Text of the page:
All German Motorsports - Jacob Lake on Baja 1000 Jacob is one of our most experienced automotive technicians. He has been with our team for six years, and apart from being an excellent technician he's an excellent race driver. Lately I had big,...
All German Motorsports - Jacob Lake on Baja 1000
Jacob is one of our most experienced automotive technicians. He has been with our team for six years, and apart from being an excellent technician he's an excellent race driver. Lately I had big, big problems to match his blistering speed when we raced karts. Well done Jacob! I think I have to practice a little more ...
Baja 1000: hard, hot and high speed for 1300 miles
How can I describe 1300 miles of purest adventure? I guess at the start on 13 November in Ensenada. Surrounded by thousands of fans we drive the first miles on a six carriage highway, then down into a dry river bed. Up on the banks stand masses of fans, and in the river bed we have artificial jumps. It goes without saying that we do our best to give fans a great show.
We then leave the outskirts of the city behind us, and the route is very fast with mighty jumps - and with booby traps. These are tree trunks across the route covered with sand. It's no problem when you see them early enough. But if you don't they can kick up the rear axle nastily, and your Baja could end after just 40 or 50 miles with a hefty roll.
Behind Ojos Negros it's all flat out through the bushes, salt beds and rocky passages. Here we can overtake, and everybody drives like crazy for about 80 miles.
Up to race mile 220 the route is very fast. Long stretches go flat out but I'll have to be careful because every now and then there's a step of massive rock. And if I hit it at 120 mph this is the end regardless of the qu ality of your rims. At Valle Trinidad there's the Goat Trail, something totally different: for three miles it's so narrow that just one car can get through, and we need a lot of skill and patience.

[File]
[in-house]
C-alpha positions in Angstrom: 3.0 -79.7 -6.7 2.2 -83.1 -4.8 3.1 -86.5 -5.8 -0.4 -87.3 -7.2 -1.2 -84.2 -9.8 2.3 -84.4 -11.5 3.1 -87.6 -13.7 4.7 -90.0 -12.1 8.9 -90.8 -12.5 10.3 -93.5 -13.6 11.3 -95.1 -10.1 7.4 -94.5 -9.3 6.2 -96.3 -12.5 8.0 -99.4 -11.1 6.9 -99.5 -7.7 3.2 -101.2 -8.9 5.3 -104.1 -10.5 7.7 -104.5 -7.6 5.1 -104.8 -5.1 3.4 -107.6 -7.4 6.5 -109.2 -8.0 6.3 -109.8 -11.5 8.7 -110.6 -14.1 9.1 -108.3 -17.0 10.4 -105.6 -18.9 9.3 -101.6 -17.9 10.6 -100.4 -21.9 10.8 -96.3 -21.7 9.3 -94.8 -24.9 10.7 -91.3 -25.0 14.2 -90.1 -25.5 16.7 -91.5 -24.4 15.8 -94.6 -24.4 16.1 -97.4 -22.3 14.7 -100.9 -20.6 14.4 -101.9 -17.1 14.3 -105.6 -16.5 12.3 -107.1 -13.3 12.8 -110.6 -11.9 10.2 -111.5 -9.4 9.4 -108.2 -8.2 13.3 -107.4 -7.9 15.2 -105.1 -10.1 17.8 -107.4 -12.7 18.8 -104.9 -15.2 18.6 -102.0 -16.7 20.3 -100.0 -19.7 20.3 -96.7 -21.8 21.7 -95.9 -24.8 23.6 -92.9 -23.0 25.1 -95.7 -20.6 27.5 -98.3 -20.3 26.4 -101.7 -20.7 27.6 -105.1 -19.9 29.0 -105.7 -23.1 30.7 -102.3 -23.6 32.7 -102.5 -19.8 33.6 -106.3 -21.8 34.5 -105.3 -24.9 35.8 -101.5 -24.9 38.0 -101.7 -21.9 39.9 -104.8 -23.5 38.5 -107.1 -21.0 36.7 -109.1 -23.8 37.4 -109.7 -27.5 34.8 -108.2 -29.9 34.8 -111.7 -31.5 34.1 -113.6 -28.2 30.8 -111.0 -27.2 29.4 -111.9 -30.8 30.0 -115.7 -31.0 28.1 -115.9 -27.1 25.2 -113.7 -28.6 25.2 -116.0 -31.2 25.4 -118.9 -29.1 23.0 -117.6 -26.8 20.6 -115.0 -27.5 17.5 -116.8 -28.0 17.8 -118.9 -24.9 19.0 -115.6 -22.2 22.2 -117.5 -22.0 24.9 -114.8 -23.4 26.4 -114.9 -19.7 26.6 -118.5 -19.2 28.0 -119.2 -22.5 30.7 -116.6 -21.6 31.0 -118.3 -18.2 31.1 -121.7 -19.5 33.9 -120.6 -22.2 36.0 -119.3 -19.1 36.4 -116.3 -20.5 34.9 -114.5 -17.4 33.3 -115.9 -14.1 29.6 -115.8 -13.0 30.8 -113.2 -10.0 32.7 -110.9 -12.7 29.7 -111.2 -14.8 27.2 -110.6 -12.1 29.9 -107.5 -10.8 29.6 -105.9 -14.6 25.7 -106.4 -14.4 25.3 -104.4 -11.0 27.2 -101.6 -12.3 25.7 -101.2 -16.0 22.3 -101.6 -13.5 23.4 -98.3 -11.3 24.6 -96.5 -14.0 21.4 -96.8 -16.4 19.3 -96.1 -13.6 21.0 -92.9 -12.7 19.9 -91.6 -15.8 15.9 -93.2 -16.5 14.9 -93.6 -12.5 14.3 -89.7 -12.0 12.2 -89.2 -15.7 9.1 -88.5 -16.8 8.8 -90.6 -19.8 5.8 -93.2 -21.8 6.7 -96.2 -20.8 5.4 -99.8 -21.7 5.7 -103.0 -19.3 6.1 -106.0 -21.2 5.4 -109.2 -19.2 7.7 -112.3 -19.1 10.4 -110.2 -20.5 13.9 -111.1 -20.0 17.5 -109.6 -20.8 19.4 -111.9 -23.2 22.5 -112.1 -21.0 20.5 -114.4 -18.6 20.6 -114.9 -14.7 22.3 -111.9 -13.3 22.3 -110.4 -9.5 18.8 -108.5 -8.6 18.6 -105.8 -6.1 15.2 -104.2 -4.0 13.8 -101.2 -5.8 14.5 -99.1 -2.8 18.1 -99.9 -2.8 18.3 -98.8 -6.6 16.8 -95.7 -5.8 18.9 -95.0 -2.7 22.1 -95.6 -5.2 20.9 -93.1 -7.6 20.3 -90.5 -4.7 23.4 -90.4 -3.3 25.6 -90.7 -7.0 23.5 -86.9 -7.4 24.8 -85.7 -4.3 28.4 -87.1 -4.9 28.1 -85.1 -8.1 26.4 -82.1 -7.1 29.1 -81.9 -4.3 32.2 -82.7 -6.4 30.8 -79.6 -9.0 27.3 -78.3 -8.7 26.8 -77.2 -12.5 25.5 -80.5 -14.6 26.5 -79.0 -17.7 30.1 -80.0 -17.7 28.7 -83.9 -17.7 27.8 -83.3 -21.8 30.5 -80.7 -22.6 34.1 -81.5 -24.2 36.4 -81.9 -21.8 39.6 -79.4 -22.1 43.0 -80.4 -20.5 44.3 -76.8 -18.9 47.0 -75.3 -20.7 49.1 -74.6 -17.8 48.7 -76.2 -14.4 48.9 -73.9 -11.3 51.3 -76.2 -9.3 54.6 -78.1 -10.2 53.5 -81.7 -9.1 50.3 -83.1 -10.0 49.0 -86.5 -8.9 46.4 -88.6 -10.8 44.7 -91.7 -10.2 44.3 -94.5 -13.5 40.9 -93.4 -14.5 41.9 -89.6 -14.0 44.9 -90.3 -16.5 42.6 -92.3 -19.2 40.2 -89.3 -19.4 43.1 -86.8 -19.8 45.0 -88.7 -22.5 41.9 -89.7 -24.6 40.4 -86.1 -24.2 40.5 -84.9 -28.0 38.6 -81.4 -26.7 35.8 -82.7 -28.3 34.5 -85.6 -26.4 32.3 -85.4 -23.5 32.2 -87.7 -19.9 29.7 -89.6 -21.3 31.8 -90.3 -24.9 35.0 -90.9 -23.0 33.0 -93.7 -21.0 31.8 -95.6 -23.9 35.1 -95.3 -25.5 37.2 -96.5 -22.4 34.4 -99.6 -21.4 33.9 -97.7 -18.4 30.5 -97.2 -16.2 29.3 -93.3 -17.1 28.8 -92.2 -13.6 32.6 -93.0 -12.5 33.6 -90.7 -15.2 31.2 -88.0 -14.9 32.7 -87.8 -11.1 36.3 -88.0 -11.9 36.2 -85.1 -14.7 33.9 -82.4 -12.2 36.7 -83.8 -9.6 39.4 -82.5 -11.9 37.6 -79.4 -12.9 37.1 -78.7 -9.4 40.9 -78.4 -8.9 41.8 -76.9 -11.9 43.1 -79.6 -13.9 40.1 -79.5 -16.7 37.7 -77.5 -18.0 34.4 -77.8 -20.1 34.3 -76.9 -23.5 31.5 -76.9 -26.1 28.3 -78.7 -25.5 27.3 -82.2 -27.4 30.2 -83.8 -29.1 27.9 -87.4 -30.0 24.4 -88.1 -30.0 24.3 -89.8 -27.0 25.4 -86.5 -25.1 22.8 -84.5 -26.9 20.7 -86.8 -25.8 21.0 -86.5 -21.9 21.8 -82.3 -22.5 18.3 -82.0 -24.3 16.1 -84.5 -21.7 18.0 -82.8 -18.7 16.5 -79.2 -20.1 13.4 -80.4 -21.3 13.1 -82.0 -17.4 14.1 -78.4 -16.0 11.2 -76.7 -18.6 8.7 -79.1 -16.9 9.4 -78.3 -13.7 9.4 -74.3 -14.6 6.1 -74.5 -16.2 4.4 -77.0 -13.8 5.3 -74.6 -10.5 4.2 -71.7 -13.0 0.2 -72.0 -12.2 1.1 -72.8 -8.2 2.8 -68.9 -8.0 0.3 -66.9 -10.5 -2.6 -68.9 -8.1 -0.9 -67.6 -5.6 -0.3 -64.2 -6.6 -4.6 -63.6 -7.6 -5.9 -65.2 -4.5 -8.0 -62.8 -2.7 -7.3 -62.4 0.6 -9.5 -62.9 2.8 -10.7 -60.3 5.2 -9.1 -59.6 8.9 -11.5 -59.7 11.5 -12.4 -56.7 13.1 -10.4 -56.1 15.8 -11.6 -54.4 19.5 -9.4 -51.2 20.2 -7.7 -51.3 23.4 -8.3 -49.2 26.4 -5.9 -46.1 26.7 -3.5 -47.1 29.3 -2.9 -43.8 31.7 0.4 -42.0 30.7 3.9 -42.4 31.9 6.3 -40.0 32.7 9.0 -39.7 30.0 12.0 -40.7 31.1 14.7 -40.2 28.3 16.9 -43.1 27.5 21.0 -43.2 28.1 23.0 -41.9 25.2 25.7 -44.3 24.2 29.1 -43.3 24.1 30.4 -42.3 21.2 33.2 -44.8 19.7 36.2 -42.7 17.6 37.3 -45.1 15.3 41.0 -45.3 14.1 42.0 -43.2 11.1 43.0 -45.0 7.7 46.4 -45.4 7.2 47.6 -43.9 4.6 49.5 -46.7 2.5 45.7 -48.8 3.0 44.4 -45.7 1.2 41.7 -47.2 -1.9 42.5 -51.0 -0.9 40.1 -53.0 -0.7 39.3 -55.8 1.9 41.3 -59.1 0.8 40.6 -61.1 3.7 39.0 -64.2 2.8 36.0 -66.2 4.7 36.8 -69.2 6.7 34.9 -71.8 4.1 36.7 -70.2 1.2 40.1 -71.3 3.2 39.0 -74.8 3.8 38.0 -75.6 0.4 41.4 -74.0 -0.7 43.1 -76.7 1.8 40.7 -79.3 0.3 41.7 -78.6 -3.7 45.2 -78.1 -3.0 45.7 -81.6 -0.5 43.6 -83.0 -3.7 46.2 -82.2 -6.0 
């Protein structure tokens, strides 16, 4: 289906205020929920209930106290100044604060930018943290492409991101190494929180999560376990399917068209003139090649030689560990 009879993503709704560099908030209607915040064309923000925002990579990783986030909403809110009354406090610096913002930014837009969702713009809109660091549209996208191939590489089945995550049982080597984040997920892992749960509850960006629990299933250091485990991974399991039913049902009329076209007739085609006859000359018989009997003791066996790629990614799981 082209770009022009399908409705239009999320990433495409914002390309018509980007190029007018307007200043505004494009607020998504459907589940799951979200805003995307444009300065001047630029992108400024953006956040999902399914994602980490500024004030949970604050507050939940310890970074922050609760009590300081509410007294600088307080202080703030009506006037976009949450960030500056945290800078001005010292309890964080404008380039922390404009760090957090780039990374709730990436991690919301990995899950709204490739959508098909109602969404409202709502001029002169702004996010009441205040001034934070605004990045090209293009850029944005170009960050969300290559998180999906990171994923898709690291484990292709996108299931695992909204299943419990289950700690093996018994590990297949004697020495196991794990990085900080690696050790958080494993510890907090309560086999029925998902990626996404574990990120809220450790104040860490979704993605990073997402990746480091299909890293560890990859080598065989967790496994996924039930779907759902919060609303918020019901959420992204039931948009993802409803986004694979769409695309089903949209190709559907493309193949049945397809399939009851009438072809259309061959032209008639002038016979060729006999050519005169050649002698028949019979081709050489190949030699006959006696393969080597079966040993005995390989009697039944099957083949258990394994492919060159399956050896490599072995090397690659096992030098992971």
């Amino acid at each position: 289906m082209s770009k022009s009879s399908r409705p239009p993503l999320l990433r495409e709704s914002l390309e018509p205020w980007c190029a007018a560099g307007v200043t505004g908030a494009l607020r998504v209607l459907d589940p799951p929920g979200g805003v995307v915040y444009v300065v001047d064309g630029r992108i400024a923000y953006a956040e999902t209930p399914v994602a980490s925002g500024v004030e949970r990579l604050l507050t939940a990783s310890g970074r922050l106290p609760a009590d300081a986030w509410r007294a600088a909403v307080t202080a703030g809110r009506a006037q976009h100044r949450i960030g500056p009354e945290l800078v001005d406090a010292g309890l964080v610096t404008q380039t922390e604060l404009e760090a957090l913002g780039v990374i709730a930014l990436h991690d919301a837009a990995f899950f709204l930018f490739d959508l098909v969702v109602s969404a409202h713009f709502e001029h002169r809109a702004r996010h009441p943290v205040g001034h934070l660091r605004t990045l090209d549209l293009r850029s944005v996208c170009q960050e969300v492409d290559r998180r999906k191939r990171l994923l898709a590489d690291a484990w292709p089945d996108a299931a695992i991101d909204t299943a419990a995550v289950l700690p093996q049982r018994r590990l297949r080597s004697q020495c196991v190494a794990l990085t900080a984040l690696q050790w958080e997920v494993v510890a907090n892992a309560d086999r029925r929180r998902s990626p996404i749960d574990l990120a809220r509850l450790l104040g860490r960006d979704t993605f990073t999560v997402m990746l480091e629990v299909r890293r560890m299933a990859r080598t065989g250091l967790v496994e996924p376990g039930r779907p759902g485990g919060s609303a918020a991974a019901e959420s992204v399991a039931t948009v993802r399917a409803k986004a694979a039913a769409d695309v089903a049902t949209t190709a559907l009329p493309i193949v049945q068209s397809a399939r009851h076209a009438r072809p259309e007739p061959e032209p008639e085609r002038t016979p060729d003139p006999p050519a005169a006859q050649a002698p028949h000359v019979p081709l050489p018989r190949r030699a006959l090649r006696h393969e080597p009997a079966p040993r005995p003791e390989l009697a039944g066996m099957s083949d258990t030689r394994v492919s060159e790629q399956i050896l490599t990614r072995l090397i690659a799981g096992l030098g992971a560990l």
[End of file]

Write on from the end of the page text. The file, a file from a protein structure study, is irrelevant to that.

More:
From here the next 20 miles are over highway, and then we turn right into the really tough stuff on our way to Mike's Ranch. On the last bit it gets very narrow again, and close to the Ranch there's a water crossing which can be really deep. And now it's another 60 miles of very bad stuff with only one thing to look forward to: Coco's Corner with its pub. Here thousands of fans and bikers wait for the Baja. It is just like the Col de Turini in the good old days of rallying.
Alright, that was good for the soul! Now I'm ready for the next 80 miles through the desert with giant cactuses and many high speed passages - and with the Car Wash waiting: a three mile long, narrow and deep valley with maybe 15 water crossings, some of the really deep. Very, very tricky. When I reach this point the sun is already very low, possibly even dark. From here on it's pitch black for another 200 miles to Es Arco, where Martin is going to take over the car.
From El Arco Martin will have to drive about 500 miles through the night - I can only take my hat off for this incredible achievement. To San Ignacio it's fast on sand and rocks, then down to the Pacific and 100 miles along the ocean. Between Scorpion's Bay and San Juanico it was really wet last year. After this passage Martin turns east, then down south again to hand the car over to Matthias at Ciudad Constitucion or Santa Rita.
Matthias has the tricky task to bring the battered car home in one piece over an initial fast section which turns into a real nasty, very twisty and slow section. We think that we have an advantage here over the very big Trophy Trucks thanks to better handling. Once Matthias has made it through the windy stuff he can put in his final sprint down to Cabo San Lucas.
We all feel like race horses in the starting boxes right now. Please keep your fingers crossed for us. I'll be back here on 15 November with the story of one of the last big motorsport adventures in the world.
Talk to you then,
-credit: Armin Schwarz